Nicholas Hollis apparently does Not want us to pursue energy independence. Perhaps he wants America to stay hooked on imported foreign oil, which accounts for $350 to 400 billion a year of our unsustainable trade deficit. We pay for this with interest bearing debt instruments added to the National Debt. The next time crude oil hits $147 a barrel and pushes higher yet, it would be foolish not to have alternative fuels in place. Ethanol is here now, and it’s the best thing we have, until next generation biofuels and synthetic fuels are mass produced. Even then, corn and sorghum based ethanol will be further evolved and better integrated. They’re Not going away any time soon.

    Ethanol is also a very effective oxygenator that cleans-up the unburned toxic residues in gasoline. Otherwise you would be breathing them. Ethanol is a much cleaner burning fuel than conventional fuels, and it’s derived mostly from recycled CO2, in contrast to the newly mined carbon in dirty fossil fuels.

    Nicholas Hollis makes a reference to the ethanol law suit against California ARB rules. However those rules violate Federal Interstate Commerce Law, and they are also based on invalid international indirect land use theory, which is Not scientifically proven or properly peer reviewed. C-ARB wants to blackball cleaner burning out of state domestic ethanol, in order to protect their own instate oil industry that produces dirty fossil fuels. That will only increase the cost of transportation fuels and add to the state’s deep economic problems. And it won’t clean-up the air in California. Who is C-ARB and Nicholas Hollis trying to fool. His so called transparency project is nothing but a “Propaganda Project”.

  3. I wonder if the Webmasters on this and other articles notice from what region the comments come from. In this case, I would not be surprised if “Nicholas Hollis” originates from the Middle East, or any other country we import government-subsidized, military-won petroleum from. If NH truly is an American citizen, then I am saddened by his lack of knowledge. What the heck kind of statement is “Iowa farmers know ethanol is a scam…” No way, it’s not the grain farmers that are against ethanol; mostly the larger portion of the uneducated (on this topic) population in the cities. And a few folks from the Middle East…and oil company investors…and those who would prefer some other alternative than ethanol…and in general a bunch of folks more interested in their own pocketbook than the good of the American public.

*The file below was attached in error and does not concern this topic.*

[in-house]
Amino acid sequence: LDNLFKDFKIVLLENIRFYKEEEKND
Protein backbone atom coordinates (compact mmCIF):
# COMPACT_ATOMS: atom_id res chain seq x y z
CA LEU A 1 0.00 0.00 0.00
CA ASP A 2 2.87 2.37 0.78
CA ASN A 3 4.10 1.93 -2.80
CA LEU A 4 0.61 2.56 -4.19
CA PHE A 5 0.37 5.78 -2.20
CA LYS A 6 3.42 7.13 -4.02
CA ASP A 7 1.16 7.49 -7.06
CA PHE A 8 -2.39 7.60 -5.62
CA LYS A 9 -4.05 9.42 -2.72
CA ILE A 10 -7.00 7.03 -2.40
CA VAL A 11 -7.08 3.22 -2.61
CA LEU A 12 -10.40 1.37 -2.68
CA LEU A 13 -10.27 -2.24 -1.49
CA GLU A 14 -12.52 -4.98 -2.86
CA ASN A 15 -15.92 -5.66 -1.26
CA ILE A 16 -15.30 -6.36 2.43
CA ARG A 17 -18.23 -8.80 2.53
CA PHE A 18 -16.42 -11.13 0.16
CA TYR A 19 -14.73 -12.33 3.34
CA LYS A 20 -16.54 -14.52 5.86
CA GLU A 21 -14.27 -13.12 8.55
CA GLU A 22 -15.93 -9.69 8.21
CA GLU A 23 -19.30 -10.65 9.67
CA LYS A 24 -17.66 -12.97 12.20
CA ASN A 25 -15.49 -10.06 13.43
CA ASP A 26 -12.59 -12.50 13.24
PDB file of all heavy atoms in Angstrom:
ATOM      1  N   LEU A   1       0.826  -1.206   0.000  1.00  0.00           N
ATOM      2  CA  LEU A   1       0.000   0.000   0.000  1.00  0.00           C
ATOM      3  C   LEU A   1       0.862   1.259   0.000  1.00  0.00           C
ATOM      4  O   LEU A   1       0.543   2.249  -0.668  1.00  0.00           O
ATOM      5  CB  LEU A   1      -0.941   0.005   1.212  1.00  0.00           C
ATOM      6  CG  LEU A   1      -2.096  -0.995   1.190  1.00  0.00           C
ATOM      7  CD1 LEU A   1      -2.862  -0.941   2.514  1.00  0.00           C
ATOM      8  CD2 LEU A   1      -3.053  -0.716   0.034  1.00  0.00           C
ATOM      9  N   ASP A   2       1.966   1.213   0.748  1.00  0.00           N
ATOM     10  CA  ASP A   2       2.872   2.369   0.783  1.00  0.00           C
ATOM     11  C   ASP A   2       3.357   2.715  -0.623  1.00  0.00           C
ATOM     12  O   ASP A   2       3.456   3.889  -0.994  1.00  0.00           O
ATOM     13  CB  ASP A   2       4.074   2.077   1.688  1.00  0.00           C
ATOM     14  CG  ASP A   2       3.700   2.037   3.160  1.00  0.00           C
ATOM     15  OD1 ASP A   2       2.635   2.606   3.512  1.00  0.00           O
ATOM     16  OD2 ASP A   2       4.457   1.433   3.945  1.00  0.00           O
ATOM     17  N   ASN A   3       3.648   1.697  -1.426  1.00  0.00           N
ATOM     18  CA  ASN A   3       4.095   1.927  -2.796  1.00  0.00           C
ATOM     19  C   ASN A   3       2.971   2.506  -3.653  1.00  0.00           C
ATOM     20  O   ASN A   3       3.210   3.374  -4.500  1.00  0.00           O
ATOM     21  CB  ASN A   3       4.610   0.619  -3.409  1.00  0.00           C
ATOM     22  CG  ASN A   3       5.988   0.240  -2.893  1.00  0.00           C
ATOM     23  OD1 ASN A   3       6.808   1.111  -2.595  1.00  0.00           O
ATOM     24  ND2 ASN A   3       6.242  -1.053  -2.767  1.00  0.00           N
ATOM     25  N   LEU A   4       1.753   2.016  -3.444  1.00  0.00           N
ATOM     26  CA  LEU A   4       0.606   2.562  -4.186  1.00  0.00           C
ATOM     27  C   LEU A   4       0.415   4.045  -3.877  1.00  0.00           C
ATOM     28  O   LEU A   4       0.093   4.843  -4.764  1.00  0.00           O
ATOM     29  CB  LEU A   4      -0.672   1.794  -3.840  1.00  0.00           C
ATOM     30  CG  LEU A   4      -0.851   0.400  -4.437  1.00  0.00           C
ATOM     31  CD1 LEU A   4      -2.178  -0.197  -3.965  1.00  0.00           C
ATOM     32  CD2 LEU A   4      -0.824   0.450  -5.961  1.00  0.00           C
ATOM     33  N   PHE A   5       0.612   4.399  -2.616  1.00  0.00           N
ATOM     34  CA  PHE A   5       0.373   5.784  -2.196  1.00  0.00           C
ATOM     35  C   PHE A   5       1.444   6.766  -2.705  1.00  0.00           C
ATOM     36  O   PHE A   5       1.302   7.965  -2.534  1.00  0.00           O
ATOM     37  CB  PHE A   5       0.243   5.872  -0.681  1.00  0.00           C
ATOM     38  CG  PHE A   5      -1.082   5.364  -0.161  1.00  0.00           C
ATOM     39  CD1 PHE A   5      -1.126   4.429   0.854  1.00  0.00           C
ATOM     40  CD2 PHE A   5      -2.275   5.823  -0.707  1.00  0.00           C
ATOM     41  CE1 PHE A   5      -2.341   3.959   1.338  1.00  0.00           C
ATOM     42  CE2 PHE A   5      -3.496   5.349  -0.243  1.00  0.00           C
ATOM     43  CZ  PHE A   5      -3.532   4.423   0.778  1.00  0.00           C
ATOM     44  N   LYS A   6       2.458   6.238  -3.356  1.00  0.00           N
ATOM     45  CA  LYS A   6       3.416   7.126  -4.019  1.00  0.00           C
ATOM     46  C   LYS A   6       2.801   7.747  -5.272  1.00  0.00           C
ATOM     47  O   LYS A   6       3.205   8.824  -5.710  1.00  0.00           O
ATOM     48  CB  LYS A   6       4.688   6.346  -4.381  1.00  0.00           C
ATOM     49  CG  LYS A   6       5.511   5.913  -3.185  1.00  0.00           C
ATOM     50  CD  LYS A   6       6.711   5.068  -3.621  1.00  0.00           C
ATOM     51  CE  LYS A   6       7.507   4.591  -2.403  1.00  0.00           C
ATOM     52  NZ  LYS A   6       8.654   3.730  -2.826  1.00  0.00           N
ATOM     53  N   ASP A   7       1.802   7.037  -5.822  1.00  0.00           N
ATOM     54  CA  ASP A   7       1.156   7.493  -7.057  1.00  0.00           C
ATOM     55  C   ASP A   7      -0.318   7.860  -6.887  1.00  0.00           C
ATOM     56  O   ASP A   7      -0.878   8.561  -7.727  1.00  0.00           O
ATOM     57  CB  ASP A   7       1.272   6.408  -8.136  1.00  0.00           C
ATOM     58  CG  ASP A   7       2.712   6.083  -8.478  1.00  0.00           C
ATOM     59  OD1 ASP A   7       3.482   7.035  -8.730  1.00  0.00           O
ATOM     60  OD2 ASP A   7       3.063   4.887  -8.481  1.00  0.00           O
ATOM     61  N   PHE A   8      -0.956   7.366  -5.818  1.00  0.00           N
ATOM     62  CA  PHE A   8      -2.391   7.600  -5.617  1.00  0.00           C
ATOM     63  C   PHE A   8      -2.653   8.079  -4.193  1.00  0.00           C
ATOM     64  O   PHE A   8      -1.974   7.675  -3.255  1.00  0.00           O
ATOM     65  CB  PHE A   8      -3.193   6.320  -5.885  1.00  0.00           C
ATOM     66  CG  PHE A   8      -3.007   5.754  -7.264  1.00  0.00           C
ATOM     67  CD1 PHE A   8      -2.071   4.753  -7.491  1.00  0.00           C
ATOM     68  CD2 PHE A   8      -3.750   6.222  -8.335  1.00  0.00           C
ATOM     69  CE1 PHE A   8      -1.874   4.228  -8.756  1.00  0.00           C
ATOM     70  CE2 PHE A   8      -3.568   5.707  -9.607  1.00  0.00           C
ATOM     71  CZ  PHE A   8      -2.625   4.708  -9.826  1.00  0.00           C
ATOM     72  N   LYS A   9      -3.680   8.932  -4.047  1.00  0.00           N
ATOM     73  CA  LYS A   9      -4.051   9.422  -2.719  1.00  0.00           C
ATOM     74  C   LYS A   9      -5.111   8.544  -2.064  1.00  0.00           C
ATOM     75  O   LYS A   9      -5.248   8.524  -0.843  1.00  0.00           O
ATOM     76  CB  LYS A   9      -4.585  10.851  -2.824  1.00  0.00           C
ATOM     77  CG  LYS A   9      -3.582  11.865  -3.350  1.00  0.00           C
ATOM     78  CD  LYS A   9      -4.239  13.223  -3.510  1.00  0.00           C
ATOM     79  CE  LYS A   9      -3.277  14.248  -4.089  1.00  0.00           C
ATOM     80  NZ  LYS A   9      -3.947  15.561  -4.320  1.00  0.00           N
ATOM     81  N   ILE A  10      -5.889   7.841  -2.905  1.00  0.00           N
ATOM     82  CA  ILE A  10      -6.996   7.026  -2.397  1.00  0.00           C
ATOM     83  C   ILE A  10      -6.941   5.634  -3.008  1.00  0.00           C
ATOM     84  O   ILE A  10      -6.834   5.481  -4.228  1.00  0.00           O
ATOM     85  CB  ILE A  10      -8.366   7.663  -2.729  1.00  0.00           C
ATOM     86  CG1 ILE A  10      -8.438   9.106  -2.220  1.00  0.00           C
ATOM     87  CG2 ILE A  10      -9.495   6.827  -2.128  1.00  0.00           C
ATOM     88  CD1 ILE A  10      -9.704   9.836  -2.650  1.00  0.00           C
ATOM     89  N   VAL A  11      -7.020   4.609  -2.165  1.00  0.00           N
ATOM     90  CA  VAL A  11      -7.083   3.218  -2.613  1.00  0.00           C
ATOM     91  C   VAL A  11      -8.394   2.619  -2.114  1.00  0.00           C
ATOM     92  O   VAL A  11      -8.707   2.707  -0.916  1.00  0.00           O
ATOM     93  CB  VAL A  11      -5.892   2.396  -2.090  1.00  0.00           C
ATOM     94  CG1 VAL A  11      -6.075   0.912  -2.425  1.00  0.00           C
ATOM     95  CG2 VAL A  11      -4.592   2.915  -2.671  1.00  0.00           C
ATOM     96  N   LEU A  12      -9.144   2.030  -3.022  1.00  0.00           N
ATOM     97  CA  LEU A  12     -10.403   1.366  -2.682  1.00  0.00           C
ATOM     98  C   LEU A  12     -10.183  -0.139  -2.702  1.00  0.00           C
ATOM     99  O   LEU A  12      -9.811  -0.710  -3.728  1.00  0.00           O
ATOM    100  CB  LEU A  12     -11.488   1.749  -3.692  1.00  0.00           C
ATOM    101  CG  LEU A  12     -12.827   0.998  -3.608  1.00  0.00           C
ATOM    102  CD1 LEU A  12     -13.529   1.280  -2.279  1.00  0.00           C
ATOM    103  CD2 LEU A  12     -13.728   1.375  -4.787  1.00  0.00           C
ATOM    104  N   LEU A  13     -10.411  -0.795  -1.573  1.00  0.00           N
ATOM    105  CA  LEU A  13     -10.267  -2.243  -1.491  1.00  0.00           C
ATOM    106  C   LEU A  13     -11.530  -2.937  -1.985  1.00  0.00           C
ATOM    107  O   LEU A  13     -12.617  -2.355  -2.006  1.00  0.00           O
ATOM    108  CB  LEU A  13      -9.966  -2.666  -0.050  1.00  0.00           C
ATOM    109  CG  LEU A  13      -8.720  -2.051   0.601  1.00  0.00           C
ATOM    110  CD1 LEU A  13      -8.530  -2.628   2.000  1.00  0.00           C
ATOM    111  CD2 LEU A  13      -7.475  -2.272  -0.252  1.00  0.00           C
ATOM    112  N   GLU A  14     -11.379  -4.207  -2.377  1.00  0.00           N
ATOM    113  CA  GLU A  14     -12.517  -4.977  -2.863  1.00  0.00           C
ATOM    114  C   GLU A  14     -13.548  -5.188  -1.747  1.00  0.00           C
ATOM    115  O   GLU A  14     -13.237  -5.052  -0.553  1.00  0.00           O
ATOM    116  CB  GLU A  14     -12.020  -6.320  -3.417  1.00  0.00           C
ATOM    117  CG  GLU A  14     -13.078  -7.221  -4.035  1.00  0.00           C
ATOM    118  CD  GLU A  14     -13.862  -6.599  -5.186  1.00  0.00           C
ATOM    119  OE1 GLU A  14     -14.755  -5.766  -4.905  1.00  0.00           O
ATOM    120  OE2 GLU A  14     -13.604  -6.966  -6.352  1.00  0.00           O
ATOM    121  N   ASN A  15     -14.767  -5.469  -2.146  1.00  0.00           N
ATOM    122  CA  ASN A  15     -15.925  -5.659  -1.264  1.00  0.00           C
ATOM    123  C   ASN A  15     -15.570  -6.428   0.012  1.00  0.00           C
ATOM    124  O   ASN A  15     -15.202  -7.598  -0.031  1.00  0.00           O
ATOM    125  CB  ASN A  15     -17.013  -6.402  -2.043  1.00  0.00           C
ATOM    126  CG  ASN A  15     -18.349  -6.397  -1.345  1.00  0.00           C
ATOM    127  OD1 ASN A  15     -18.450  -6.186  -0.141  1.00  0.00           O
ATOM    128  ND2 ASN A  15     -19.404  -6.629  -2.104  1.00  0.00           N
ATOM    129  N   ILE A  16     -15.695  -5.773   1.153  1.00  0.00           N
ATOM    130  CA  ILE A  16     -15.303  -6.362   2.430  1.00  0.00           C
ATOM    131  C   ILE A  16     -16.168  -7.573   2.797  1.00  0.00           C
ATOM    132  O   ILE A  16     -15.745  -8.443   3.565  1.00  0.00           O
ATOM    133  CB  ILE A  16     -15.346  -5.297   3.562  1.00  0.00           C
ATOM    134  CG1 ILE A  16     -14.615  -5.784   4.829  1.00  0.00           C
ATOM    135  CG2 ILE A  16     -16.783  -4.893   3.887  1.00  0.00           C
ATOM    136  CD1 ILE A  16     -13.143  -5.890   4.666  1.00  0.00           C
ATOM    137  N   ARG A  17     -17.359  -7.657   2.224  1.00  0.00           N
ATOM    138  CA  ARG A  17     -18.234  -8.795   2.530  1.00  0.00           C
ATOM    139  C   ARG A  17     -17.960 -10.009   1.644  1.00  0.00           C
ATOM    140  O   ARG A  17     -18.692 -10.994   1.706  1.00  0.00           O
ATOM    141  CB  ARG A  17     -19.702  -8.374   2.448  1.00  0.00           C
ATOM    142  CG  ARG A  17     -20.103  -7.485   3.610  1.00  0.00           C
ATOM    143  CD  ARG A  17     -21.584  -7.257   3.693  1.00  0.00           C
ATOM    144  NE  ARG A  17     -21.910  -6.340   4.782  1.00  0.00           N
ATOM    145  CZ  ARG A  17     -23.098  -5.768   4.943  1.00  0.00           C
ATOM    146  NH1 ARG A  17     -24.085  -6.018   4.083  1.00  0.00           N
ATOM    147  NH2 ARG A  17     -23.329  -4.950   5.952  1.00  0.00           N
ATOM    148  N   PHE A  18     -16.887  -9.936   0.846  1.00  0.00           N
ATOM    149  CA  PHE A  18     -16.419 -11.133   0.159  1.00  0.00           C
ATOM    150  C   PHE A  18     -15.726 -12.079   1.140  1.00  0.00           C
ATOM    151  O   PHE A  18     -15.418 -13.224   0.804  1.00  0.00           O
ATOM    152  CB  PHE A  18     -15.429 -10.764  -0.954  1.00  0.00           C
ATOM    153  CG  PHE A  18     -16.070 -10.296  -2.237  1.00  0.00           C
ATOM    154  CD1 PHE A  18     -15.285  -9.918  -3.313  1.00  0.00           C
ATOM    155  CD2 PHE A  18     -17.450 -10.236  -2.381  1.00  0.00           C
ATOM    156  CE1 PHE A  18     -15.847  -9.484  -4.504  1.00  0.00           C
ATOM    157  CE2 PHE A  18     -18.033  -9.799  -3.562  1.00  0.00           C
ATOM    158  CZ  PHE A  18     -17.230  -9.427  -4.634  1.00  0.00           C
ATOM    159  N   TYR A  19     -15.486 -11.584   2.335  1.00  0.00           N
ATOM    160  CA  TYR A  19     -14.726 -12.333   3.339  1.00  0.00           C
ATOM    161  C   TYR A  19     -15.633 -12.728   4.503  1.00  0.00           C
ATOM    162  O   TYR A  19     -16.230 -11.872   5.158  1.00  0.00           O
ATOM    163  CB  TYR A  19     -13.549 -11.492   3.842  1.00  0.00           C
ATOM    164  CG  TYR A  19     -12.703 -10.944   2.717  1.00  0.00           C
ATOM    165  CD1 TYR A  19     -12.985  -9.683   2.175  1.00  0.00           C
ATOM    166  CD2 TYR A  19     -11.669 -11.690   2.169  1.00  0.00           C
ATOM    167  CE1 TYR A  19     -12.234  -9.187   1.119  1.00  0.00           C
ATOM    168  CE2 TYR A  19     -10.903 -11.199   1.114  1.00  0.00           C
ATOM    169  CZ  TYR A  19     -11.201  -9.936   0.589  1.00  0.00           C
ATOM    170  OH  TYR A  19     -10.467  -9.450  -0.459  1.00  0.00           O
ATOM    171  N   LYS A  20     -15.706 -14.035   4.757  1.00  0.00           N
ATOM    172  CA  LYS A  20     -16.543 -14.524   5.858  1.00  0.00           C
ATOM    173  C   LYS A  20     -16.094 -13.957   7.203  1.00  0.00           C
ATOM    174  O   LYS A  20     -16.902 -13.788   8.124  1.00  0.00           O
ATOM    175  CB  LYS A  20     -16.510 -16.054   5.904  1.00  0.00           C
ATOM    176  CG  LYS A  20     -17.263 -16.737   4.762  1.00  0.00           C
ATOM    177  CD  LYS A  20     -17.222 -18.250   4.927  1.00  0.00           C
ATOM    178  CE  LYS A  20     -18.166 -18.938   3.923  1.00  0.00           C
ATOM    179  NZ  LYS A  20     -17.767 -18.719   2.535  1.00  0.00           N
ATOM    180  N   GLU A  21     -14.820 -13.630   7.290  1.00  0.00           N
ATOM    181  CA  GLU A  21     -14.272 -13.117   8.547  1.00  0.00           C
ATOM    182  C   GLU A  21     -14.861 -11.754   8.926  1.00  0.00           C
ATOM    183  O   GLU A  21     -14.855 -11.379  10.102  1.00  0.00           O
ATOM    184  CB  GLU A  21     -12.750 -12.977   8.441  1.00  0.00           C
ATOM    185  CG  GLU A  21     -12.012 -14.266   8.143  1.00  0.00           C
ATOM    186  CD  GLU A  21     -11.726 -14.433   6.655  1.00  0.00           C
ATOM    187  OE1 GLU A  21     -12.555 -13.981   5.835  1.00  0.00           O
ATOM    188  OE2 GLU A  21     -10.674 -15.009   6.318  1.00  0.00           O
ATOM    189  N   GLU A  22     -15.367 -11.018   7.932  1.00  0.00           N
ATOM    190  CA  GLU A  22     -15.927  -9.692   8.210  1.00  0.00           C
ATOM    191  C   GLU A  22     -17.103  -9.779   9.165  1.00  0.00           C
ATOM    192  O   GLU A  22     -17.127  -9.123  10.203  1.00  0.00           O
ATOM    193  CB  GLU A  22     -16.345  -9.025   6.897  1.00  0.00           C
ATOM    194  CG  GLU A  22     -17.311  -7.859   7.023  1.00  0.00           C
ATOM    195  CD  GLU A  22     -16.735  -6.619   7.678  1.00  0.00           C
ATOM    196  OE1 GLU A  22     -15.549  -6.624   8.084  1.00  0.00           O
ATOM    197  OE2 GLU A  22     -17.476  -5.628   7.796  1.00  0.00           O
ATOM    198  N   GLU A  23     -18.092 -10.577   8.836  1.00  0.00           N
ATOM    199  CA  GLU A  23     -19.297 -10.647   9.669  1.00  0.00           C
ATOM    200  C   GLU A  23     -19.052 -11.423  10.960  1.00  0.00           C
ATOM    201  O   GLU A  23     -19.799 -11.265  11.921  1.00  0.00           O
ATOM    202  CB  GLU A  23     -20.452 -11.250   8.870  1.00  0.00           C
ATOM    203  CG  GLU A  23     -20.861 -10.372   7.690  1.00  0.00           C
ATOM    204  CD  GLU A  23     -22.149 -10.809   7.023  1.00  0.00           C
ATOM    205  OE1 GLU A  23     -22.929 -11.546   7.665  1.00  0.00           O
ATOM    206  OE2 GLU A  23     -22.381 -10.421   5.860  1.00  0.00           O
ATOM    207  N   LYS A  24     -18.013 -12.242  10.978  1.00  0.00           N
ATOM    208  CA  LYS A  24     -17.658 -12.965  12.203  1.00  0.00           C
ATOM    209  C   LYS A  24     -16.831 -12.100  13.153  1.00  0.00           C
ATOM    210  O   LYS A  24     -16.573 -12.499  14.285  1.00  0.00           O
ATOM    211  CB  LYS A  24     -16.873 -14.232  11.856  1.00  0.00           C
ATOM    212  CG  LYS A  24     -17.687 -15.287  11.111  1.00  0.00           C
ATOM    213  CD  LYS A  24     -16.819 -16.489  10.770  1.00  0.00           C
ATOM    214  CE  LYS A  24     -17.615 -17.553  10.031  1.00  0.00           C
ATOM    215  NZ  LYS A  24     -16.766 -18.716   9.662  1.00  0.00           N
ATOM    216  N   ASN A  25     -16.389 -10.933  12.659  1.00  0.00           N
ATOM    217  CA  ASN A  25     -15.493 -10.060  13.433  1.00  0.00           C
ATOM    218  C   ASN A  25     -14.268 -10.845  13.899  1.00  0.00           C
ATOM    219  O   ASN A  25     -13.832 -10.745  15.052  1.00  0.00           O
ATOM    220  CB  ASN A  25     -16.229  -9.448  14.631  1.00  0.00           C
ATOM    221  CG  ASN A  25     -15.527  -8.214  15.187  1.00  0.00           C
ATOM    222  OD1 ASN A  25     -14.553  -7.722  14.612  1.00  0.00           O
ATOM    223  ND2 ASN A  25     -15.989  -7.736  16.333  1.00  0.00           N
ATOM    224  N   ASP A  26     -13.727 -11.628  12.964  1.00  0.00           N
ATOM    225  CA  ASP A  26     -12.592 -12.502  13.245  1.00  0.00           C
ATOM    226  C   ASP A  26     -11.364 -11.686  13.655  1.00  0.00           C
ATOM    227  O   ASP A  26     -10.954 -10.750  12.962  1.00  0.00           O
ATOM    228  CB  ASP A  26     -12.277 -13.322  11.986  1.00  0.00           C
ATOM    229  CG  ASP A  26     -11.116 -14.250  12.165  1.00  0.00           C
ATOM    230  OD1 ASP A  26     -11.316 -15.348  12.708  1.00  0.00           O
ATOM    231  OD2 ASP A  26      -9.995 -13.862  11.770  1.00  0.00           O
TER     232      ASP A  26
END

4. Dear Sacramento E85 promoter and all other (ADM sponsored) ethanol shills:

    There are many who see Nicholas Hollis as a courageous patriot (seems he comes from a long line of them- check the Heritage Preservation Project). Hollis stands for the true American agriculture – but not some subsidized distortion that requires $4.18 per gallon plus forced mandates to sneak into the gas supply- pushing up food/feed prices and reducing transport economies by corroding vehicle engines and cutting gas mileage, while polluting the environment with carcinogetic smog. Hollis spoke out more than twenty years ago when the ag subsidy “machine” spun out of control – and ADM-led politicians begn searching for”creative ways”to get rid of corn surplus (another distortion produced by too much subsidy). Now our American diet is pumped through with unhealthy Hi-fructose corn syrup – another by-product of the ethanol surge– and our kids are suffering – likely to be the first generation with lower life expectancies than their parents.

    Everyone wants to see more energy independence but ethanol isn’t helping us move in that direction – just the opposite. In the thirty years ADM has been pushing it via numerous phony trade and so-called “renewable energy” groups- we’ve become more reliant on overseas origined energy.

    Your twisted assault on Nicholas Hollis is pure demagoguery.
    Get your hand out of the ethanol till – and wise up.